Please help me cre­ate the ef­fect of a mag­ni­fy­ing glass

ImagineFX - - ImagineNation -

Amy Bloque, Poland

An­swer

Nick replies

Read­ers who wear spec­ta­cles will be fa­mil­iar with the ben­e­fits of dis­tort­ing lenses to com­pen­sate for eye­sight de­fi­cien­cies. I count my­self in that large group. Yet folk of­ten worry about paint­ing such dis­tor­tion ef­fects, when they should be lick­ing their lips at the fun you can have.

If pho­to­graphic re­al­ism is the goal, then good ref­er­ence is al­ways go­ing to be the best way to go. But this isn’t the ap­proach that I want to take with this ques­tion. Ac­cess to some lenses to peer through will def­i­nitely help, though.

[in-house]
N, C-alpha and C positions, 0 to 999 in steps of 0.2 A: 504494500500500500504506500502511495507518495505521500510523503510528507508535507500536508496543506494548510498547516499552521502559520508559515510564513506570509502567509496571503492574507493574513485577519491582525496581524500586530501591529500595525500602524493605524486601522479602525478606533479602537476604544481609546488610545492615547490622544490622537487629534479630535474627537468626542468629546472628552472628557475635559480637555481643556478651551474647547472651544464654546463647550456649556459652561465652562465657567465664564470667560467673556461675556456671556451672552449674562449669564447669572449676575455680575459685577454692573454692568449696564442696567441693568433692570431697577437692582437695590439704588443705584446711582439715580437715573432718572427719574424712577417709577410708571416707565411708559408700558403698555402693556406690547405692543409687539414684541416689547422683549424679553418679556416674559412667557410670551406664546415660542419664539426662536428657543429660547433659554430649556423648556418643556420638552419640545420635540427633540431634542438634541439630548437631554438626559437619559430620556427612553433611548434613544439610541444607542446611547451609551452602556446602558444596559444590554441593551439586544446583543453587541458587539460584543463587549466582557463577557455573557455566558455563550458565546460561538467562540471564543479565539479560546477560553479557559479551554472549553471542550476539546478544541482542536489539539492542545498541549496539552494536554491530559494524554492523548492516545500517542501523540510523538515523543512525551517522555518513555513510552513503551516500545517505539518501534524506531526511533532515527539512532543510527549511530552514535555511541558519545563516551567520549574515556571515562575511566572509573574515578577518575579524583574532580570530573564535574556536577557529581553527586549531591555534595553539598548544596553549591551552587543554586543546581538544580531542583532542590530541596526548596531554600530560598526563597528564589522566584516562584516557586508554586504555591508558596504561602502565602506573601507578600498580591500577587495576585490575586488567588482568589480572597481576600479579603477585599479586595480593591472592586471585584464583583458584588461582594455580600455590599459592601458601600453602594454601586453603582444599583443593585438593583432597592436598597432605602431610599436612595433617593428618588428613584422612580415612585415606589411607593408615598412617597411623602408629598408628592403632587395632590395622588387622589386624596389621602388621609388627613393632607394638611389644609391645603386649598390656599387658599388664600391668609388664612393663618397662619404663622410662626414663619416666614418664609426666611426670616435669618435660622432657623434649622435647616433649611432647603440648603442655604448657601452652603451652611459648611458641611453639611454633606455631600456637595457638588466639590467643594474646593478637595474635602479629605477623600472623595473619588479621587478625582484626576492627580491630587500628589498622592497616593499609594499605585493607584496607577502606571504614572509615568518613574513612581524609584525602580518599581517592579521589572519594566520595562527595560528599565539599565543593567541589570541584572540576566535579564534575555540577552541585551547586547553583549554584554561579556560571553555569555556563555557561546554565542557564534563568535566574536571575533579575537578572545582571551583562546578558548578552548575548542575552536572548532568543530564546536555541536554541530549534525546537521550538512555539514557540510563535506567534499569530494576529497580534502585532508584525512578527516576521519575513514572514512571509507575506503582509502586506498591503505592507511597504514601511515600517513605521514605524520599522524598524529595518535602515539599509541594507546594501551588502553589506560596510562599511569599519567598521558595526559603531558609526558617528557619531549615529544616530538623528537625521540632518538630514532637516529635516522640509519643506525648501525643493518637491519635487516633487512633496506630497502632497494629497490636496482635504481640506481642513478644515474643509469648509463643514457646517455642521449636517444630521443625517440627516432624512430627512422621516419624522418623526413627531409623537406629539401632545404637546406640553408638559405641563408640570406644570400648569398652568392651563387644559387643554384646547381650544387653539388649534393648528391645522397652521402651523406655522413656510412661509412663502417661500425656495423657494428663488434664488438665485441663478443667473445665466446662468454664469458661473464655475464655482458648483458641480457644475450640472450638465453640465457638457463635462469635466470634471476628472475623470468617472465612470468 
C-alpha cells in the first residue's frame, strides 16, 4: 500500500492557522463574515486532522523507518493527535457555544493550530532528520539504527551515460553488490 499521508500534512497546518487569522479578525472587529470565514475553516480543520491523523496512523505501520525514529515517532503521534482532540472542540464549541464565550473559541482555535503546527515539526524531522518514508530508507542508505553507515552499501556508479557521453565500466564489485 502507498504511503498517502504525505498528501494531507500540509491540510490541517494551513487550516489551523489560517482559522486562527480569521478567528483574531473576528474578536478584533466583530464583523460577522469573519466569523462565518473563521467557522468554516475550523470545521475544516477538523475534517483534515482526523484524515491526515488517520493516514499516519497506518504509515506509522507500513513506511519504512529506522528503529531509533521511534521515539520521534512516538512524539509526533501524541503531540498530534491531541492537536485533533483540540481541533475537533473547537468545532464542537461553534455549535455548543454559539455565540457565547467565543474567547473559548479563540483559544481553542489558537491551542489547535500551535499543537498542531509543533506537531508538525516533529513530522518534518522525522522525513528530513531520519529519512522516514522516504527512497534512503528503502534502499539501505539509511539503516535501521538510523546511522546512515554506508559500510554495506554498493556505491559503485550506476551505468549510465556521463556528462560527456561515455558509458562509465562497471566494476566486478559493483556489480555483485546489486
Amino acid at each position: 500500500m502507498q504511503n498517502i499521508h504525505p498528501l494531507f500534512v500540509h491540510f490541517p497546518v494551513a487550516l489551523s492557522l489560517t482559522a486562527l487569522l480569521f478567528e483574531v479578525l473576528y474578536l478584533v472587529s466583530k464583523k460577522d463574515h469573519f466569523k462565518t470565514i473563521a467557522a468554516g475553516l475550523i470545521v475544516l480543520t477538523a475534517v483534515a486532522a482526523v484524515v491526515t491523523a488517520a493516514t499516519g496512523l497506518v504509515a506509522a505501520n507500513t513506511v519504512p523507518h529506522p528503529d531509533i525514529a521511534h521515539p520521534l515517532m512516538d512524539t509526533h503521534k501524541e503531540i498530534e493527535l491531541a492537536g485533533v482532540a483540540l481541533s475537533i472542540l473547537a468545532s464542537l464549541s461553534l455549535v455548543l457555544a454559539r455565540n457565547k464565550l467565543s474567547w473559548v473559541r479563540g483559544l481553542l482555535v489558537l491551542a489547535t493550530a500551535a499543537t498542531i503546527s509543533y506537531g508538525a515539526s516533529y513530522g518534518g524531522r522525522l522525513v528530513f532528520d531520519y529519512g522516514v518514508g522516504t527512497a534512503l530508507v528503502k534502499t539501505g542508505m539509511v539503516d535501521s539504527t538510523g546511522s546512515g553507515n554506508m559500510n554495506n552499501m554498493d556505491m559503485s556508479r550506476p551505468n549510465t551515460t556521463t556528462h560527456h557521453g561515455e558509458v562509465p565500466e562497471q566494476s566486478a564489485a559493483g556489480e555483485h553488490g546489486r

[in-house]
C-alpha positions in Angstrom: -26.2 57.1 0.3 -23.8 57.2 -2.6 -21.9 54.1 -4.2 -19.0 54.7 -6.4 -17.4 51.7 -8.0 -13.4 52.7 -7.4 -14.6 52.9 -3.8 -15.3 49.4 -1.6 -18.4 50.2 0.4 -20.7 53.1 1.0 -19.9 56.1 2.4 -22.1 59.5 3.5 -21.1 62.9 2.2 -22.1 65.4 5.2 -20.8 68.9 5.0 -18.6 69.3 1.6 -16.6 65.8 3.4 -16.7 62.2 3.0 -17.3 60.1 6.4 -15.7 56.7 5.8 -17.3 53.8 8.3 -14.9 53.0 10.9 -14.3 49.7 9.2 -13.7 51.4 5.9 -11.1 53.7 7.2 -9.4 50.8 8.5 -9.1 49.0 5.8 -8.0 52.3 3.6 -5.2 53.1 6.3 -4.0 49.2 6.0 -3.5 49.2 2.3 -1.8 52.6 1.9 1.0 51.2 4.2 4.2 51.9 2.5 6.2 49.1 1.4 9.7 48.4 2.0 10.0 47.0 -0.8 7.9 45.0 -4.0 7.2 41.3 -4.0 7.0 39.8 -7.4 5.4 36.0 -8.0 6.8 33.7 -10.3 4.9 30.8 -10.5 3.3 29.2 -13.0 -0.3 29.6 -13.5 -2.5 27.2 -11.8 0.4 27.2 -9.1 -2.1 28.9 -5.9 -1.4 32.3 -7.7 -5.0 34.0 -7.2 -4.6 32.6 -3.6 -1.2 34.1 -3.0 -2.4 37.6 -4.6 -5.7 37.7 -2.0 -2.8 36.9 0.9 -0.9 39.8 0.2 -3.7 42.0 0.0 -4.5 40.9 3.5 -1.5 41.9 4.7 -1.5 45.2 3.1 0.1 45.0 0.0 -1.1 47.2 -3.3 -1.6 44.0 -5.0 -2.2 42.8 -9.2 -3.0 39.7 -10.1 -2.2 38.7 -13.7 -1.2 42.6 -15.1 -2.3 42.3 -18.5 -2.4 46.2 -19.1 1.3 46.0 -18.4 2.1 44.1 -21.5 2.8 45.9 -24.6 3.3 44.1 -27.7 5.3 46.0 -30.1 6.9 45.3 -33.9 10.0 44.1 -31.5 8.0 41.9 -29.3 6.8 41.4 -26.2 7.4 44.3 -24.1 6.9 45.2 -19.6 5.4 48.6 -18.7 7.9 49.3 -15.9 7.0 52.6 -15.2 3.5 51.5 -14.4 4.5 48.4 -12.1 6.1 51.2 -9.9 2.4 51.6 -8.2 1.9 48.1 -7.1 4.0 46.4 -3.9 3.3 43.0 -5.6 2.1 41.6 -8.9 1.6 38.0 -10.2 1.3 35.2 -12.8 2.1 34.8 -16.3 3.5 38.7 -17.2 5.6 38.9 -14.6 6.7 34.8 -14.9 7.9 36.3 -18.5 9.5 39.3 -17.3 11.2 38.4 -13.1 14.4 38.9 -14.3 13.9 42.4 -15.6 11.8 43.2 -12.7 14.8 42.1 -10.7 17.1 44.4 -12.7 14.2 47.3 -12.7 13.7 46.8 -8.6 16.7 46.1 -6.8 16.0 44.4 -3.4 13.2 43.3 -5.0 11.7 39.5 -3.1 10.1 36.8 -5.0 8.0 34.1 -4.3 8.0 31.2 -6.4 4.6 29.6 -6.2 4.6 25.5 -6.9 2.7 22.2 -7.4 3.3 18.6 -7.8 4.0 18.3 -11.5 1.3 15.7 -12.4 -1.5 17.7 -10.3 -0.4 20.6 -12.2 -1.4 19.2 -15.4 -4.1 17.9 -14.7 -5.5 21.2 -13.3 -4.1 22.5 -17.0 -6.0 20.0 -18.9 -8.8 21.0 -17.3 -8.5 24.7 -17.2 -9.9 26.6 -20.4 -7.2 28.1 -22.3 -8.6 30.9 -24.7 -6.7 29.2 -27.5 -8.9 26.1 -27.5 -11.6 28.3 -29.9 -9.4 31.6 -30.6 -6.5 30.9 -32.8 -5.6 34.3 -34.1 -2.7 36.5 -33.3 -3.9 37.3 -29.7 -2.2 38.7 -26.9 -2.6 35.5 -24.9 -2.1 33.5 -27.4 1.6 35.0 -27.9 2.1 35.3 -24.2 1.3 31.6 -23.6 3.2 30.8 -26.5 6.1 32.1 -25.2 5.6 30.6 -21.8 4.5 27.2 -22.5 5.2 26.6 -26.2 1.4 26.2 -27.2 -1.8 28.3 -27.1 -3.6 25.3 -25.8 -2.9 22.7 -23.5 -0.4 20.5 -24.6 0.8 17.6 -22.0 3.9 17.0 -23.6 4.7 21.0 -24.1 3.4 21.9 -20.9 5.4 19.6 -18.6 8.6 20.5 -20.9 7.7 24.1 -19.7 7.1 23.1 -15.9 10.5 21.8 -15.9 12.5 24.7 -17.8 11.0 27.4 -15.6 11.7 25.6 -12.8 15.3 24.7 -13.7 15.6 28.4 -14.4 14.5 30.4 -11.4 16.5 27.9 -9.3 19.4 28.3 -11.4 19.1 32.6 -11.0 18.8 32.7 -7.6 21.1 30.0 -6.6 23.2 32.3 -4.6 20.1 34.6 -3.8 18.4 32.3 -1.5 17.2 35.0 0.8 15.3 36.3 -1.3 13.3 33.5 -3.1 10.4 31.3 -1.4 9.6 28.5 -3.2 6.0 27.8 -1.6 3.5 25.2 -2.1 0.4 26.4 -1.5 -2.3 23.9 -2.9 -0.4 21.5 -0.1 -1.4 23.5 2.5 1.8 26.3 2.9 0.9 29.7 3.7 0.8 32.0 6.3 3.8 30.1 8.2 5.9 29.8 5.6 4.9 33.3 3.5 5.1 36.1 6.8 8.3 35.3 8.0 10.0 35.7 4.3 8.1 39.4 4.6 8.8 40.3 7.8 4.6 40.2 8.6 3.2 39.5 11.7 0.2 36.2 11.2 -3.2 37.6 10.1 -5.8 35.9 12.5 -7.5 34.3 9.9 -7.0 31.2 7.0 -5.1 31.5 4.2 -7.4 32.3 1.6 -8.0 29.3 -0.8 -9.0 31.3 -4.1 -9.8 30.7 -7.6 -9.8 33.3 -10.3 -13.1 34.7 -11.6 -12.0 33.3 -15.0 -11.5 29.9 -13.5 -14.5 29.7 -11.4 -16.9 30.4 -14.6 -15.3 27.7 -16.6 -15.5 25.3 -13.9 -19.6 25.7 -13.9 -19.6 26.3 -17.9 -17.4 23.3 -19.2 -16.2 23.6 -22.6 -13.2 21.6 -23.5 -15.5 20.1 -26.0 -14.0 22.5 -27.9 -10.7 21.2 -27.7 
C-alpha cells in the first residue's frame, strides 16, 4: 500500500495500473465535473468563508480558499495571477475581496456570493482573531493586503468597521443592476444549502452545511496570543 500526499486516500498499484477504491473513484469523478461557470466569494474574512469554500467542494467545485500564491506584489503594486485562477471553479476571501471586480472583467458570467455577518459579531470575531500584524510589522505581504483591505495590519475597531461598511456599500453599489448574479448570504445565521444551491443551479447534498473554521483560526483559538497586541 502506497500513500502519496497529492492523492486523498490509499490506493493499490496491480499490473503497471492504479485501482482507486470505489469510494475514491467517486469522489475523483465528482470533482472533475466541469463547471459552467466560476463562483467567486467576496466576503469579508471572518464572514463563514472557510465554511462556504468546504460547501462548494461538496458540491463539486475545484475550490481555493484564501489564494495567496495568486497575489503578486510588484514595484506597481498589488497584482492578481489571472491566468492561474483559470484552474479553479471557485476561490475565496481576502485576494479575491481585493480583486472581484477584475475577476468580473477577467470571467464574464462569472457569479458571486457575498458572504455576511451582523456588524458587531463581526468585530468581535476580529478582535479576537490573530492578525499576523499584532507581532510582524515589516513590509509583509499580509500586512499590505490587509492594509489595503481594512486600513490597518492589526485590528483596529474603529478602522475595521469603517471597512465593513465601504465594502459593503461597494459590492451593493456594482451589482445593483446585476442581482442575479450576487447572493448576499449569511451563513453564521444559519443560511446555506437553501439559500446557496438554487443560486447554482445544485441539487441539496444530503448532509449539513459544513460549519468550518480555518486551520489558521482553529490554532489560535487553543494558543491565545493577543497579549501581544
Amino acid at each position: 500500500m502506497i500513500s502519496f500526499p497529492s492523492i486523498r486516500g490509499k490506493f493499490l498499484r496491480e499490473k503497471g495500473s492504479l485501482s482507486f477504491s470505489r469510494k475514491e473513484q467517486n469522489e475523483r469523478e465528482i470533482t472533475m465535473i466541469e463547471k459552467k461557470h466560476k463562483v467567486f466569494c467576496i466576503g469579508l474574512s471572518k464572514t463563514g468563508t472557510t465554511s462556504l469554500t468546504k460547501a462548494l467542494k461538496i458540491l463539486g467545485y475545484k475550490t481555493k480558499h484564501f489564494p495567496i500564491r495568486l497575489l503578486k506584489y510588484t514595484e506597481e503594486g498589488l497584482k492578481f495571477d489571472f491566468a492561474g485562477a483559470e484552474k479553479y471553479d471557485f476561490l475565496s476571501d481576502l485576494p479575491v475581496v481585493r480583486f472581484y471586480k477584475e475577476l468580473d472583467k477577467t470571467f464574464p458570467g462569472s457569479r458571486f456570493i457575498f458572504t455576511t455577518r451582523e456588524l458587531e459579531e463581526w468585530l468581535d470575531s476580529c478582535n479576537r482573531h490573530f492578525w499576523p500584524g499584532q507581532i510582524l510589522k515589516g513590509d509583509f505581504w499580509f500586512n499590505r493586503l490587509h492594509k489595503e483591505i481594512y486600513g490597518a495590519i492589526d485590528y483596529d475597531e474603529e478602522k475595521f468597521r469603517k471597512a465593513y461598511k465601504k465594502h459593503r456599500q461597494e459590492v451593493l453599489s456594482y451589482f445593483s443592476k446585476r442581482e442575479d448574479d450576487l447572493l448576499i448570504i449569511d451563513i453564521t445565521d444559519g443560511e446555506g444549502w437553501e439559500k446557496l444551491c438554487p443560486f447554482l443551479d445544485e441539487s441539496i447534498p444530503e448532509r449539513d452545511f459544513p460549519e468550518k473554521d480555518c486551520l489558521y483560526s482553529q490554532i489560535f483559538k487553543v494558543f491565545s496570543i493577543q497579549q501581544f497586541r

Con­vex lenses tend to mag­nify, while con­cave do the re­verse. The fun be­gins when the cur­va­ture and/or lens thick­ness vary, so that ob­jects may be mag­ni­fied or re­duced more in the cen­tre, com­pared to the edges. It de­pends on the strength of the par­tic­u­lar lens. Each has its own spe­cific fo­cal length that can mean ob­jects ap­pear fuzzy or sharply fo­cused, de­pend­ing on how far from the lens it is. Th­ese vari­ables are what make things in­ter­est­ing. If you re­ally want to go to town you can play with re­flec­tions on the lens sur­face, scratches, dust and im­per­fec­tions. But it’s best to master the ba­sics first.

I place the var­i­ous lenses in the scene first, and then con­sider how the mag­ni­fy­ing ef­fects would look.

Newspapers in English

Newspapers from Australia

© PressReader. All rights reserved.